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Why Executives Need Enterprise Project Portfolio Management
Guy Barlow, director - industry strategy, Oracle Primavera, on the three key considerations that drive value across an organization
Over the past few years, there has been a marked shift that has brought project management to the forefront of executives’ attention. Many factors have been driving this growing awareness, of which the most notable are the global financial crisis, heightened regulatory environments, and a need to more effectively “operationalize the corporate strategy,” or in other words, adopt operational planning and the best practical steps that the business should follow to execute its strategies.

Executives in India are no exception. They realize the need to build capacity, ramp-up production, and ensure that the right resources are in place to capture growth opportunities in India. This applies across industries from asset-intensive industries such as oil & gas, utilities, and mining, to manufacturing, the public sector, and services-based sectors, such as finance, telecom, and life sciences.

Compounding matters is a complex interplay between projects – big and small, complex and simple – as companies grow both in the domestic and international market. This trend has created the need for a standardized, enterprise-wide solution for project portfolio management (PPM). Failing to adopt PPM is akin to having two ERP systems, one to manage large invoices and the other to manage small invoices. It makes little sense to have a system that does not provide enterprise-wide visibility.

The imperative for executives is to understand the full range of their business commitments, the benefit to the company, current performance, and associated course corrections, if needed. Irrespective of the industry or use case – whether the company is building a power plant, launching a new financial service, or developing a new automobile – company leaders need to approach the value of enterprise project portfolio management (EPPM) through three critical areas:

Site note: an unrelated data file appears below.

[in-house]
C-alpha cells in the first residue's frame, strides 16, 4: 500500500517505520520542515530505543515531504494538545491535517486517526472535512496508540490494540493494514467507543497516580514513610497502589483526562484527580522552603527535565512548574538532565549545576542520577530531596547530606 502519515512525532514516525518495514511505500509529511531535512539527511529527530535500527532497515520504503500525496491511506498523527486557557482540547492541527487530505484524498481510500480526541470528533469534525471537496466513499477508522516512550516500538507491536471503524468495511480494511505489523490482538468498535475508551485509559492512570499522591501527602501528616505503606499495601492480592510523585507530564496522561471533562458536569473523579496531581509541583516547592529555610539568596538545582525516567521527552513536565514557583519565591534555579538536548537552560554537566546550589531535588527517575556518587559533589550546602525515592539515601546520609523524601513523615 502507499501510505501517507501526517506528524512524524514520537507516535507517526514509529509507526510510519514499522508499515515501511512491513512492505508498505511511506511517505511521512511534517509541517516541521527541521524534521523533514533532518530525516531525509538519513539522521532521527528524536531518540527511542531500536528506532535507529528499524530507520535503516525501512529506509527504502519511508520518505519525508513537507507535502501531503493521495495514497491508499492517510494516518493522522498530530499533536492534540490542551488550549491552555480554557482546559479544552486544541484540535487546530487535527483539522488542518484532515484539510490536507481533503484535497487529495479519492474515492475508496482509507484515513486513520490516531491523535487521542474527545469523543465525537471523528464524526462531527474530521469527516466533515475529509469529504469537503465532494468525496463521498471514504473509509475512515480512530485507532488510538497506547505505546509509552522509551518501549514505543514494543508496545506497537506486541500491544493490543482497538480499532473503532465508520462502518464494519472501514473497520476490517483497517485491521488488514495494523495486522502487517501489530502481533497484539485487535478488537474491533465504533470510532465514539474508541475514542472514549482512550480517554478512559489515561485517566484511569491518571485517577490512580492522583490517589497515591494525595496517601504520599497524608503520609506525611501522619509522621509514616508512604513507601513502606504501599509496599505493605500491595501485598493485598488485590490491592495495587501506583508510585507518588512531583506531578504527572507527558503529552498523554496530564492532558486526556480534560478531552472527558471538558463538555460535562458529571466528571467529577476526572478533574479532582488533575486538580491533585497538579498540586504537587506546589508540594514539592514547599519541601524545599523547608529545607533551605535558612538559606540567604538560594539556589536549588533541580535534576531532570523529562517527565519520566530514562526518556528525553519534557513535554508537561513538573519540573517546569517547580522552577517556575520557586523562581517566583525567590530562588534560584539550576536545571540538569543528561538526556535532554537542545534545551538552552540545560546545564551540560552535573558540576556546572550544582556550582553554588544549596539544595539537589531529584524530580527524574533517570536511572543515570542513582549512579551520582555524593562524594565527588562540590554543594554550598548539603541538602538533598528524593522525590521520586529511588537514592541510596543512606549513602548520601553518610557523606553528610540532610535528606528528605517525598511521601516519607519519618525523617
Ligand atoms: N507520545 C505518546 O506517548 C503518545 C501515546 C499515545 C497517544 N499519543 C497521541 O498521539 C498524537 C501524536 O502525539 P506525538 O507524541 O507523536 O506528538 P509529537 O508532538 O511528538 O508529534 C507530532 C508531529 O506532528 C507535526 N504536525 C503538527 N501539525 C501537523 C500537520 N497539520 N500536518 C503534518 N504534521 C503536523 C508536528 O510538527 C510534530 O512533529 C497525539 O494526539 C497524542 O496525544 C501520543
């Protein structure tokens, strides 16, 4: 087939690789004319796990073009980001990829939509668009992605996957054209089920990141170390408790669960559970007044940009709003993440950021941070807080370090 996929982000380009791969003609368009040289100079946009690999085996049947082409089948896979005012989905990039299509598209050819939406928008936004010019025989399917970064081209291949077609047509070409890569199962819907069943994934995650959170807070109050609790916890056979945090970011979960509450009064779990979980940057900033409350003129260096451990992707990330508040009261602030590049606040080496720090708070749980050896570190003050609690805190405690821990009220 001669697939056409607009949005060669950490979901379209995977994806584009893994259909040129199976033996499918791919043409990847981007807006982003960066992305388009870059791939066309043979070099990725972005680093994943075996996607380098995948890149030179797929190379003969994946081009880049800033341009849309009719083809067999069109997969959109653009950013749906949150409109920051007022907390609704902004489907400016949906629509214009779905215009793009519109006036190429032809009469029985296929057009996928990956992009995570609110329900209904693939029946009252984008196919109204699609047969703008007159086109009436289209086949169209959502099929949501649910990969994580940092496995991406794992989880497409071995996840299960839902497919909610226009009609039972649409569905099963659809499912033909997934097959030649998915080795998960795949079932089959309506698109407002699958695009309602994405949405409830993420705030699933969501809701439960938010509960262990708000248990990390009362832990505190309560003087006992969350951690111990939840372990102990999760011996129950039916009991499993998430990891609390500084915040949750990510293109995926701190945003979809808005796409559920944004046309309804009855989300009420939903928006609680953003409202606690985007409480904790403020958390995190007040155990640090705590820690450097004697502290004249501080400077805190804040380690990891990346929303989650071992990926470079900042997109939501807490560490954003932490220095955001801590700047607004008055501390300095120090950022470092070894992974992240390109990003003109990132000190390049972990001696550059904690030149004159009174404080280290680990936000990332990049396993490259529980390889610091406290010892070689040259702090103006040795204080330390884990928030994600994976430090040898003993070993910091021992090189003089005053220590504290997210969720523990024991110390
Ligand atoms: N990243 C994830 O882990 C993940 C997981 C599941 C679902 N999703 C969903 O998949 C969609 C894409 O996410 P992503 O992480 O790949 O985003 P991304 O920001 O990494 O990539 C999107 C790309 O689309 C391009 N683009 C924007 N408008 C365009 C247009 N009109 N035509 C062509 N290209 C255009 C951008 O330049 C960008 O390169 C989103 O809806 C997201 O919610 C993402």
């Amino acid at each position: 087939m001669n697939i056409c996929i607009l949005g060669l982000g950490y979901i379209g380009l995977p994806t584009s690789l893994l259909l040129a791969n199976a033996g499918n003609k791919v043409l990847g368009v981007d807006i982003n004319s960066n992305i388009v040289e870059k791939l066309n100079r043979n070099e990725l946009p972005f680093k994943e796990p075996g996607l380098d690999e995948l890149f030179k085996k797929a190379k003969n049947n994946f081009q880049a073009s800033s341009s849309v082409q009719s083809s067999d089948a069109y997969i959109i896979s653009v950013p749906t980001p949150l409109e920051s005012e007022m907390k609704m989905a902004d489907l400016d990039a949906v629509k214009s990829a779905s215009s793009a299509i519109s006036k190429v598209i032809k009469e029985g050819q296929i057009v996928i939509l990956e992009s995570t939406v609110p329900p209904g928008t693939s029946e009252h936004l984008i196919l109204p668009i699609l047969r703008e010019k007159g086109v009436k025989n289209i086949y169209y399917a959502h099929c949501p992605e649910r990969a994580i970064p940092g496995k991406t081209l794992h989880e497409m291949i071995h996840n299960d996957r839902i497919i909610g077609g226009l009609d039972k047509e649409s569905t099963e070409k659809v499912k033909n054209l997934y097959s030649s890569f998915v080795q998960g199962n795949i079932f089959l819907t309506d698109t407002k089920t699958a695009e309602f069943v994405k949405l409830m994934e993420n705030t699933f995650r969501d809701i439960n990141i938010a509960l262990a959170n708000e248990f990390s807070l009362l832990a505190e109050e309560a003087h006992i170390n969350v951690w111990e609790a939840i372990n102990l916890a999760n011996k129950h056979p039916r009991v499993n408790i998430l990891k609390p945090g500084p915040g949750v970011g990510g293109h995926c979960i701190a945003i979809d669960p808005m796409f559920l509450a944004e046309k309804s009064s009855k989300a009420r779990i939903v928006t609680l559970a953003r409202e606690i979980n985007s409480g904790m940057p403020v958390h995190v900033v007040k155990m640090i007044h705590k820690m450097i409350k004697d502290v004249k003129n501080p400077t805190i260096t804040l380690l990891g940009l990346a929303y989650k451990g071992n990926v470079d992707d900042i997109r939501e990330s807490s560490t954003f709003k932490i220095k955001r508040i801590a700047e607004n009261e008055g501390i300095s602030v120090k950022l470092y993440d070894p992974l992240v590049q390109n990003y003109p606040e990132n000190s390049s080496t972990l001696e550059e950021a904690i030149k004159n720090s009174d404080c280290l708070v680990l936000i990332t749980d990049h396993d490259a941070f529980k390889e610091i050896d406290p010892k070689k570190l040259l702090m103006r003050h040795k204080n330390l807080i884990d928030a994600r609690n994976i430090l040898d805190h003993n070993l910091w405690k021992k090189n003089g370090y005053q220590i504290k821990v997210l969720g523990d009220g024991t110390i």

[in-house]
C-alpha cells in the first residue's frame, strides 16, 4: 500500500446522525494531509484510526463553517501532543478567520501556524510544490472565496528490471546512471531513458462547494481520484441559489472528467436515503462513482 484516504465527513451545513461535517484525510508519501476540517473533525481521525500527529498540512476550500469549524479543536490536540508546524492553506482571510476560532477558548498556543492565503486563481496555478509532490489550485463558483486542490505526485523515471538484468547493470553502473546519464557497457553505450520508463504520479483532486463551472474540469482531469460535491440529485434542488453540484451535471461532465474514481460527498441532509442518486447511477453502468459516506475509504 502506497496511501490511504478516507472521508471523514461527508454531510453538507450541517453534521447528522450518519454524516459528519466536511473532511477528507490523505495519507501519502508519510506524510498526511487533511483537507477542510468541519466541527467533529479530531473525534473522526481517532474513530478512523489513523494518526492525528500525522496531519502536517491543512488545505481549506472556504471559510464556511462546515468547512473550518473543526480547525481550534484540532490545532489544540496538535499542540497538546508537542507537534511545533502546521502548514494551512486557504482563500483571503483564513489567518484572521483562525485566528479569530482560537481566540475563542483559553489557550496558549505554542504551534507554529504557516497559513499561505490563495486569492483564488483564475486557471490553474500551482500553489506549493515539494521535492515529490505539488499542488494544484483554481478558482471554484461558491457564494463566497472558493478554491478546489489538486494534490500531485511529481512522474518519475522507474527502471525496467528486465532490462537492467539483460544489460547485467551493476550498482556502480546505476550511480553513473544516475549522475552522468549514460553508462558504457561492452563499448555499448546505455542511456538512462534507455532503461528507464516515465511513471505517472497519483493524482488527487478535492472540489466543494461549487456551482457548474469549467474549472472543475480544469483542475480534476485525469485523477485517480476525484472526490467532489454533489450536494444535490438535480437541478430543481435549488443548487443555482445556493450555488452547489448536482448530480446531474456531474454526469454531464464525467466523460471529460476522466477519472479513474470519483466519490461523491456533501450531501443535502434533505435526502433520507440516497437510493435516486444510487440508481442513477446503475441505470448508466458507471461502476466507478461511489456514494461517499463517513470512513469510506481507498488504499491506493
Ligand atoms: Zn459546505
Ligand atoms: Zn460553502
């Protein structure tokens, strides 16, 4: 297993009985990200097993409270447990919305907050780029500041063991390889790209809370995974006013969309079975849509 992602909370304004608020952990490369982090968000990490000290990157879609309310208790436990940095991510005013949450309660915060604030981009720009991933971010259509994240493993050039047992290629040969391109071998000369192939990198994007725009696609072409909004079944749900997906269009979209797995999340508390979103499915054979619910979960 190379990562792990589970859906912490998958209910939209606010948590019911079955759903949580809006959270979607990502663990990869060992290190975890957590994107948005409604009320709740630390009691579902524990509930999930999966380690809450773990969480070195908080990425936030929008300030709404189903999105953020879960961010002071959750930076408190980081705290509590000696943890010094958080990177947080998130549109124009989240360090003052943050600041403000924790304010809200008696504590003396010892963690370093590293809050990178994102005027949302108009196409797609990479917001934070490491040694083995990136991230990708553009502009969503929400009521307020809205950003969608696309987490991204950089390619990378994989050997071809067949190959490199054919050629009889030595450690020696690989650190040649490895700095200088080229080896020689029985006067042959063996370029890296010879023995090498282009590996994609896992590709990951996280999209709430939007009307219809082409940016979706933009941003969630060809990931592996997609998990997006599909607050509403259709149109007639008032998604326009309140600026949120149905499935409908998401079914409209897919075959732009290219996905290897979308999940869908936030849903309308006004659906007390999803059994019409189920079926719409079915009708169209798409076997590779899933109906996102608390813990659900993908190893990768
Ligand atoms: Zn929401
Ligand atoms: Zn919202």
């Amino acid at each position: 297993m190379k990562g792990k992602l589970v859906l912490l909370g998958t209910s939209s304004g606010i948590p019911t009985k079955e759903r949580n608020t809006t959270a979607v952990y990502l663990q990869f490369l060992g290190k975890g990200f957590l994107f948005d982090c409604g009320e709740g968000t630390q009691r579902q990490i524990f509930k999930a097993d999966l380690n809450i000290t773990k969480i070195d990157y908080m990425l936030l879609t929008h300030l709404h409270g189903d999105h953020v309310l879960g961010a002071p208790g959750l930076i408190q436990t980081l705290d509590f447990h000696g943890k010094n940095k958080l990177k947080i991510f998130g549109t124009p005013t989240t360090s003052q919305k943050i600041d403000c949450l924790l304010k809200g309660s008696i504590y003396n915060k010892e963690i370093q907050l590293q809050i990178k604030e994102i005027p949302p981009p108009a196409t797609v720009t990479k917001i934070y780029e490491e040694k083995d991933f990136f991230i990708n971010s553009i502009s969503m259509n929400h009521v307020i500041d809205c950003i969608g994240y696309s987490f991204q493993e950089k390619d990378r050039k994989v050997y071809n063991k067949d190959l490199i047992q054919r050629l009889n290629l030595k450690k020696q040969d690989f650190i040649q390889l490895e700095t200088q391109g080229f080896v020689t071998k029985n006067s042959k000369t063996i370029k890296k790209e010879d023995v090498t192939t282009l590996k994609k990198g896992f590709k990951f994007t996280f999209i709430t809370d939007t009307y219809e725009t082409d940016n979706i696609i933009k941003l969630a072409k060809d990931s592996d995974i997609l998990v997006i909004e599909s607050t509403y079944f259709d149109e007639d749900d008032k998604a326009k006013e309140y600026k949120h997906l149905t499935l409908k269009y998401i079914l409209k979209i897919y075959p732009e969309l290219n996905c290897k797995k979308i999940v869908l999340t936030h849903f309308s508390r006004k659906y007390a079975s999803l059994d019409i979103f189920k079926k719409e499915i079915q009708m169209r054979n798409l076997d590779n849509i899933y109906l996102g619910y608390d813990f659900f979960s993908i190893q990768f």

1. Greater financial discipline – Improved financial rigor and results through better governance and control is an imperative, given today’s financial uncertainty and greater investment scrutiny. For example, as India plans a US$1 trillion investment in the country’s infrastructure, how do companies ensure costs are managed? How do they control cash flow? Can they easily report this to stakeholders?

  2. Improved operational excellence – Increased efficiency and reduced costs through robust collaboration and integration is necessary for profitable growth. Upwards of 66 percent of cost variances are driven by poor supplier collaboration. As companies execute initiatives, do they have visibility into the performance of their supply base? How are they integrated into the broader program plan?

  3. Enhanced risk mitigation – Companies must manage and react to uncertainty through improved transparency and contingency planning. What happens if a company is faced with a skills shortage? How does it plan and account for geo-political or weather-related events?

Projects are not just the delivery of a product or service to a customer within a predetermined schedule. Completing a project on time is part of a contractual and moral obligation to company shareholders and stakeholders. Projects allow executives to demonstrate the organization’s capabilities and competencies with which it can meet and, whenever possible, exceed commitments to customers. Effectively developing and putting the corporate strategy into operation is the hallmark of successful executives, and EPPM allows them to achieve this goal. For more information around executive views on EPPM please visit www.oracle.com/ eppm/eppmboard.

(Mr. Guy Barlow has over 15 years of broad industry experience in manufacturing, financial services, and the public sector. He leads the go-to-market strategy for the Oracle Primavera Global Business Unit.)
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